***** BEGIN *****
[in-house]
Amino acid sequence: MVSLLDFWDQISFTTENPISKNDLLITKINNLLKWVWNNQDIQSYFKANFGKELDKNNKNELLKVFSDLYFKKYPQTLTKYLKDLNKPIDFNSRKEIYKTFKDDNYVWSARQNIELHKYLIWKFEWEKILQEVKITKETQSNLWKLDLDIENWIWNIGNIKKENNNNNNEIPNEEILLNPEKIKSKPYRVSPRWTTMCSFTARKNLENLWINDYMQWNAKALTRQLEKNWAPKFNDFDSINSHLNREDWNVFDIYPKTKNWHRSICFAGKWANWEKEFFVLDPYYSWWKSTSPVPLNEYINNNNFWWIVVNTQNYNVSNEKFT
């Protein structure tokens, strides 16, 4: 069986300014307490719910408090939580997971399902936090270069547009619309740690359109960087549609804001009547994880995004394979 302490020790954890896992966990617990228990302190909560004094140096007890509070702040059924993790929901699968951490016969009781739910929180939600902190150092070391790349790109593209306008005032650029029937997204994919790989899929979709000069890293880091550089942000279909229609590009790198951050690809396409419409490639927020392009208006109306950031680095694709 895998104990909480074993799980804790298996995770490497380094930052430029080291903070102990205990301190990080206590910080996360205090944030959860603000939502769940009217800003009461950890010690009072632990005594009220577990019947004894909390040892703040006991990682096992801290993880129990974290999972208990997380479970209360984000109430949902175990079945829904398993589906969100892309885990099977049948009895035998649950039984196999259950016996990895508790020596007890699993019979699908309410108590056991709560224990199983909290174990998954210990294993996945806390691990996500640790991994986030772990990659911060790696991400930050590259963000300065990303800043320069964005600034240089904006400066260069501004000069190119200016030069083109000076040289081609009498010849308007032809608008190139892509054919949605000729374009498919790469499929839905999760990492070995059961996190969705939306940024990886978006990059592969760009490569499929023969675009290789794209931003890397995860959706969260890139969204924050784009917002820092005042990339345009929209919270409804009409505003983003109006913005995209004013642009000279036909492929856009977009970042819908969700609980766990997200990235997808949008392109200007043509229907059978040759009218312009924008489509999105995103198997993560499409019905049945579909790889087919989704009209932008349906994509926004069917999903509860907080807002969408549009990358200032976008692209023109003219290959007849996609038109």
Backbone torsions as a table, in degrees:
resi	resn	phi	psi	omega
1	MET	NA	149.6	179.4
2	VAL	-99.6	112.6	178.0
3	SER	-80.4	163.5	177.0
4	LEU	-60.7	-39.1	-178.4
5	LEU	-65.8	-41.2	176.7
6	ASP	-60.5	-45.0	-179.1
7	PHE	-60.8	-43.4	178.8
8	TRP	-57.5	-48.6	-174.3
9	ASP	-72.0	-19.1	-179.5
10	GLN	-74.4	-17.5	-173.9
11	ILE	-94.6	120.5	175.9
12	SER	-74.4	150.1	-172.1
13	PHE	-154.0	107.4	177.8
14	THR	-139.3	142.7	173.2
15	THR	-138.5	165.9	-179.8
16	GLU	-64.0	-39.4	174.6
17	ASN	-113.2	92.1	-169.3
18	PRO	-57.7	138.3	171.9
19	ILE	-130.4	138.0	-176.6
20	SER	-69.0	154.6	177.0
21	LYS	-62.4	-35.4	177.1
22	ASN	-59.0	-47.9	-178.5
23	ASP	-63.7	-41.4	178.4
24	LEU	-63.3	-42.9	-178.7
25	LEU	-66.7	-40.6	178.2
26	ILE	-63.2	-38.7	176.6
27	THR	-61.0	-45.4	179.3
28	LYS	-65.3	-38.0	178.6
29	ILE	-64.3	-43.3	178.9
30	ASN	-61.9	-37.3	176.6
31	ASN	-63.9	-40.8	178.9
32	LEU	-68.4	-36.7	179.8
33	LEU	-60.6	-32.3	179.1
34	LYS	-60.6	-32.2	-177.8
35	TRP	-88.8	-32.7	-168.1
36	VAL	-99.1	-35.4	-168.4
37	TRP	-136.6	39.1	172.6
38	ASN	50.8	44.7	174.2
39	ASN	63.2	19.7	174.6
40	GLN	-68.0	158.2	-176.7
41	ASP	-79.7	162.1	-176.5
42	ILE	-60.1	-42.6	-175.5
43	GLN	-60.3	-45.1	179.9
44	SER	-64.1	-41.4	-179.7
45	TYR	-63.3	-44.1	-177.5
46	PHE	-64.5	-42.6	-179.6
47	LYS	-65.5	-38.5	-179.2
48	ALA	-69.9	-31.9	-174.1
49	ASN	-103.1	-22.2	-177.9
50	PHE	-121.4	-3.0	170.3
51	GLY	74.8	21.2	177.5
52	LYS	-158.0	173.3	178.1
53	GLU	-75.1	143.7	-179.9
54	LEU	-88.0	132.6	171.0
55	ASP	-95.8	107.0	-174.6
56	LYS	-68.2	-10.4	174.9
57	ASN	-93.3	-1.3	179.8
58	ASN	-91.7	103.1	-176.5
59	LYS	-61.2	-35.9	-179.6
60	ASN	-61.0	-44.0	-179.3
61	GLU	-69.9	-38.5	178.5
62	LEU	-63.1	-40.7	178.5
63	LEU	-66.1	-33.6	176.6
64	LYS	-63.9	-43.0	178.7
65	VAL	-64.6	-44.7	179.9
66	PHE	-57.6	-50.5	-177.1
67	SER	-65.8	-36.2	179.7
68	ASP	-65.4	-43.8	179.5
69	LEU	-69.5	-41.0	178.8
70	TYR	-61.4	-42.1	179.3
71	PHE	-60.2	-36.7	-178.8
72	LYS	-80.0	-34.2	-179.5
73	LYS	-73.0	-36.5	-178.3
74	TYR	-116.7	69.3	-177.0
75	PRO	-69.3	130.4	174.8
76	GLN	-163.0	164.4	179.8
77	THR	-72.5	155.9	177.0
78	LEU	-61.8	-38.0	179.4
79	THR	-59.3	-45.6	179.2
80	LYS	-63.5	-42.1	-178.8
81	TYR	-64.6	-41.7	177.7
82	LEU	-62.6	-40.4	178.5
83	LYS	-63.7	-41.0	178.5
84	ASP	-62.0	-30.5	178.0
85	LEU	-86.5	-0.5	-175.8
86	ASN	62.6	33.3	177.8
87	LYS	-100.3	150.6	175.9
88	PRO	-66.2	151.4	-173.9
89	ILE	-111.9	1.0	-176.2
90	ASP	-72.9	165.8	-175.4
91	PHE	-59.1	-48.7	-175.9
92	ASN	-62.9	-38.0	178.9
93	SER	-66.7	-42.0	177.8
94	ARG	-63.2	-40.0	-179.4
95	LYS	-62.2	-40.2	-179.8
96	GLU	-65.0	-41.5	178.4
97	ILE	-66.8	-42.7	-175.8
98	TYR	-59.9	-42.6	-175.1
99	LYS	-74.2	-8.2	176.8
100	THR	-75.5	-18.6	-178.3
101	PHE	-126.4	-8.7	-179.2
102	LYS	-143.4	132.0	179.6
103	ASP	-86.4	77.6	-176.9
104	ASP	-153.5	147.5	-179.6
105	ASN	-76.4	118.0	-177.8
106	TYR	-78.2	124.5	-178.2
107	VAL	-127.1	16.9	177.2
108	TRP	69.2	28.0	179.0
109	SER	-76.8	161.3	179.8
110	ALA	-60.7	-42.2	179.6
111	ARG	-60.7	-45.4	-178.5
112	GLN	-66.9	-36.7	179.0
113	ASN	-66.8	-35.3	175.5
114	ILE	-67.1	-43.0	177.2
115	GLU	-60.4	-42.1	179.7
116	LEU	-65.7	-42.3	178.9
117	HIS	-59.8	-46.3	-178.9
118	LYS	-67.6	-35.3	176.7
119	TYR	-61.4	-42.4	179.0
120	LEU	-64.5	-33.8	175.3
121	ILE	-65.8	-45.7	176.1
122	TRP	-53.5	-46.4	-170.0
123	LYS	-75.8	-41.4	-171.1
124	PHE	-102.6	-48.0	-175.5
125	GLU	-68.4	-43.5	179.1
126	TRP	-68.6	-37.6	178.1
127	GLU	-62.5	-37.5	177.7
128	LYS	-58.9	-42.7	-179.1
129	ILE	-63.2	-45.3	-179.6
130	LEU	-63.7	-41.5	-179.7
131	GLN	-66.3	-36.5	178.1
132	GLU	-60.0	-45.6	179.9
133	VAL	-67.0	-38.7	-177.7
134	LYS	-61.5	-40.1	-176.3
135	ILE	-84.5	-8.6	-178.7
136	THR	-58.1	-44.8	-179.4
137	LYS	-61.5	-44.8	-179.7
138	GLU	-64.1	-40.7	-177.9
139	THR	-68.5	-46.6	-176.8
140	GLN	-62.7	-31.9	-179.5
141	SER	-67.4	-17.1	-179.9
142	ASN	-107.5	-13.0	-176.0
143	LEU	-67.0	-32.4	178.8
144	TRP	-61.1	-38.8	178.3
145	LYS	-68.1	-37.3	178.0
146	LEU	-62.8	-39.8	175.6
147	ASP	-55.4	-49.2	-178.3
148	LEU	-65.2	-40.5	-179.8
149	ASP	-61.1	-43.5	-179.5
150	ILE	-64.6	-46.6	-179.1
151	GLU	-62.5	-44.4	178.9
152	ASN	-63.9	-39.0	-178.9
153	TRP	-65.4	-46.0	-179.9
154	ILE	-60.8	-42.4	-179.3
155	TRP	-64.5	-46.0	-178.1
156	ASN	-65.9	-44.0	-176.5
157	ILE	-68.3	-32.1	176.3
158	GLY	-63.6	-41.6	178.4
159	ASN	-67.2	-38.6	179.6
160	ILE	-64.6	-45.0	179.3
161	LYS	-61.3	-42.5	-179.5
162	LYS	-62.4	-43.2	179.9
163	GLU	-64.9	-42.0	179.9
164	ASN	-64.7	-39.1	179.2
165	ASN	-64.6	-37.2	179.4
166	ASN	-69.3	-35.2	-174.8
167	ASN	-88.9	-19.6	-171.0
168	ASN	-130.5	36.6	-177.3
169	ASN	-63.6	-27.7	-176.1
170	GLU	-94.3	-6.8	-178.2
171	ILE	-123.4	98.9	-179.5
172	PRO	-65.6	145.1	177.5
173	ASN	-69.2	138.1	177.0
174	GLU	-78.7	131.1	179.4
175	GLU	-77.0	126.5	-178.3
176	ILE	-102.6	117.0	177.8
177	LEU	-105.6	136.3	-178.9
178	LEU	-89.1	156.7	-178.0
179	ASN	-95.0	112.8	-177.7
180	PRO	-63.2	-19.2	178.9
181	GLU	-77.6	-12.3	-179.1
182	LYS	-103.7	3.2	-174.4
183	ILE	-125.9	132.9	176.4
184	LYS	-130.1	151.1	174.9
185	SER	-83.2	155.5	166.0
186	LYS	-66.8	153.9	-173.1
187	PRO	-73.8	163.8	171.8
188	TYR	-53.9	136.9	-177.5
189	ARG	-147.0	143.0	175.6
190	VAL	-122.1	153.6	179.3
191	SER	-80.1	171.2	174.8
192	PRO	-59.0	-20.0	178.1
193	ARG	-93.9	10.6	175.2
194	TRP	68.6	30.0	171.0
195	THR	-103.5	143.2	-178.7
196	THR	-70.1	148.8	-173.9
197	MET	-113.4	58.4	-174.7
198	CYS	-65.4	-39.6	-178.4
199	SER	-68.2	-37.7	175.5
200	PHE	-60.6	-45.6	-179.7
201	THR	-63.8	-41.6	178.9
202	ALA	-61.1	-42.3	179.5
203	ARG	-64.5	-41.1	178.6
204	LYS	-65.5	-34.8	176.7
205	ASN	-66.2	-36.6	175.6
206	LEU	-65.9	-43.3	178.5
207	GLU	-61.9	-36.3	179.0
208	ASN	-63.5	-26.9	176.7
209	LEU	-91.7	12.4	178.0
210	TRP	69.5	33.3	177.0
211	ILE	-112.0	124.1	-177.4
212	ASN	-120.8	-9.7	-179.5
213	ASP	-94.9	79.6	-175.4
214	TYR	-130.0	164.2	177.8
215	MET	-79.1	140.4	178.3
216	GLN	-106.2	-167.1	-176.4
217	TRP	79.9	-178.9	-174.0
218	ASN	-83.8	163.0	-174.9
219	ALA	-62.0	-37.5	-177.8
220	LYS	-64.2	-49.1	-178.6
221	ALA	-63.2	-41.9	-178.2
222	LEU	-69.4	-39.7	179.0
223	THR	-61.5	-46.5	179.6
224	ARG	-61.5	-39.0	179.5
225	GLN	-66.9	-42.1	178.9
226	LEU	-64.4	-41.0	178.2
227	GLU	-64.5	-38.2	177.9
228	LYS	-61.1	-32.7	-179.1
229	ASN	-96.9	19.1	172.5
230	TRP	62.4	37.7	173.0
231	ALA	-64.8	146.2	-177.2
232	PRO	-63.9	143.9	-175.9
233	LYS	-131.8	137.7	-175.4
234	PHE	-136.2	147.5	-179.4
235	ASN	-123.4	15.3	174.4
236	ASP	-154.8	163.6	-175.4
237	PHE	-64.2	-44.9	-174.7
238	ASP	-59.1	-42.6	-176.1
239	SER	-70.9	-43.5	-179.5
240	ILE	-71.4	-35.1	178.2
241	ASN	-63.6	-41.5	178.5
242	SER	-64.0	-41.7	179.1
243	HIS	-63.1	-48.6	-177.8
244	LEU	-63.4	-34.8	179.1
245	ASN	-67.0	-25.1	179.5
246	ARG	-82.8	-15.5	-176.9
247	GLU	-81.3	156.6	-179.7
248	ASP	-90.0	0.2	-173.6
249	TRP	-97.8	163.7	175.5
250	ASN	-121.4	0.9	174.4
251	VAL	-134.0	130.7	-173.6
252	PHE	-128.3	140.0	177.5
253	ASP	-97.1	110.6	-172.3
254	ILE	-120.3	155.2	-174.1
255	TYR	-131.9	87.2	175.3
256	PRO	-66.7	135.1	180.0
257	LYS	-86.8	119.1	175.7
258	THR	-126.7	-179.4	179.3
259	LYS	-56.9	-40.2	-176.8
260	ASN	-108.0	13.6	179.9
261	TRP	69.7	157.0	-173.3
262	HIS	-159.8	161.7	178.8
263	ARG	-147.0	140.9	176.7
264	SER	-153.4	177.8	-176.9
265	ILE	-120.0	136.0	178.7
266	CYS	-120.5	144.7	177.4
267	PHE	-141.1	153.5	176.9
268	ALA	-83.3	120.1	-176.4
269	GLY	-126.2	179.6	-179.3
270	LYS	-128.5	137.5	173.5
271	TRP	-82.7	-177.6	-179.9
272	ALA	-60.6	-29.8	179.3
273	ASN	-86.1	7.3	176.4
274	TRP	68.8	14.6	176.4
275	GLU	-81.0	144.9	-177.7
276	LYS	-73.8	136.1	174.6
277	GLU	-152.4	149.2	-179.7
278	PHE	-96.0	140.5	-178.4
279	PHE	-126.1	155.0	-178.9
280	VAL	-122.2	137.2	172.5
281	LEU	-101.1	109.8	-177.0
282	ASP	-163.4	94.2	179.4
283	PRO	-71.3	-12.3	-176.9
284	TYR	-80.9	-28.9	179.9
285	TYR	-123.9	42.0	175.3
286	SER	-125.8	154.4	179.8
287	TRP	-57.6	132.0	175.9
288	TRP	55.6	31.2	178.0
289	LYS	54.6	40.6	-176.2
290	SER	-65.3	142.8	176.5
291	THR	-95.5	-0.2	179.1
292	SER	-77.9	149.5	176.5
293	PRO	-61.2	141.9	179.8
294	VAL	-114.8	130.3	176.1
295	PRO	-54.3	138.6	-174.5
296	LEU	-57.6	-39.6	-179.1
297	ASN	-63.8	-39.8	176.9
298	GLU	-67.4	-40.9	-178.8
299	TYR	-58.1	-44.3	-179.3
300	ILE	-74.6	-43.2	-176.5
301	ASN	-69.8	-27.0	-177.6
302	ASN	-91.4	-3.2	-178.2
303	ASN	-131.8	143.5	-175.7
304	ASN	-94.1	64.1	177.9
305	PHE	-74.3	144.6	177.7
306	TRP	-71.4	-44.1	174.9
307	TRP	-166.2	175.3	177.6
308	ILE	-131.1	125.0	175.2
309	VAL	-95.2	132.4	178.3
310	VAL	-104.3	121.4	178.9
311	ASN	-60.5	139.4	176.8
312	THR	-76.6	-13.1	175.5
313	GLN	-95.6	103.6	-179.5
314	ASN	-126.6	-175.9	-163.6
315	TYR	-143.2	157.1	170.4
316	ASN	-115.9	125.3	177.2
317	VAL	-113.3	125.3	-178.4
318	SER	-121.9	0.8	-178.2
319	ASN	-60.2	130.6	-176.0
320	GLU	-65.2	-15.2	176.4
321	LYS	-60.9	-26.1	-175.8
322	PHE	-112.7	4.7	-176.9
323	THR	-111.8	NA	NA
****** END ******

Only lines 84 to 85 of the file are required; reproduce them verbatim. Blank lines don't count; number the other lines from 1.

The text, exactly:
79	THR	-59.3	-45.6	179.2
80	LYS	-63.5	-42.1	-178.8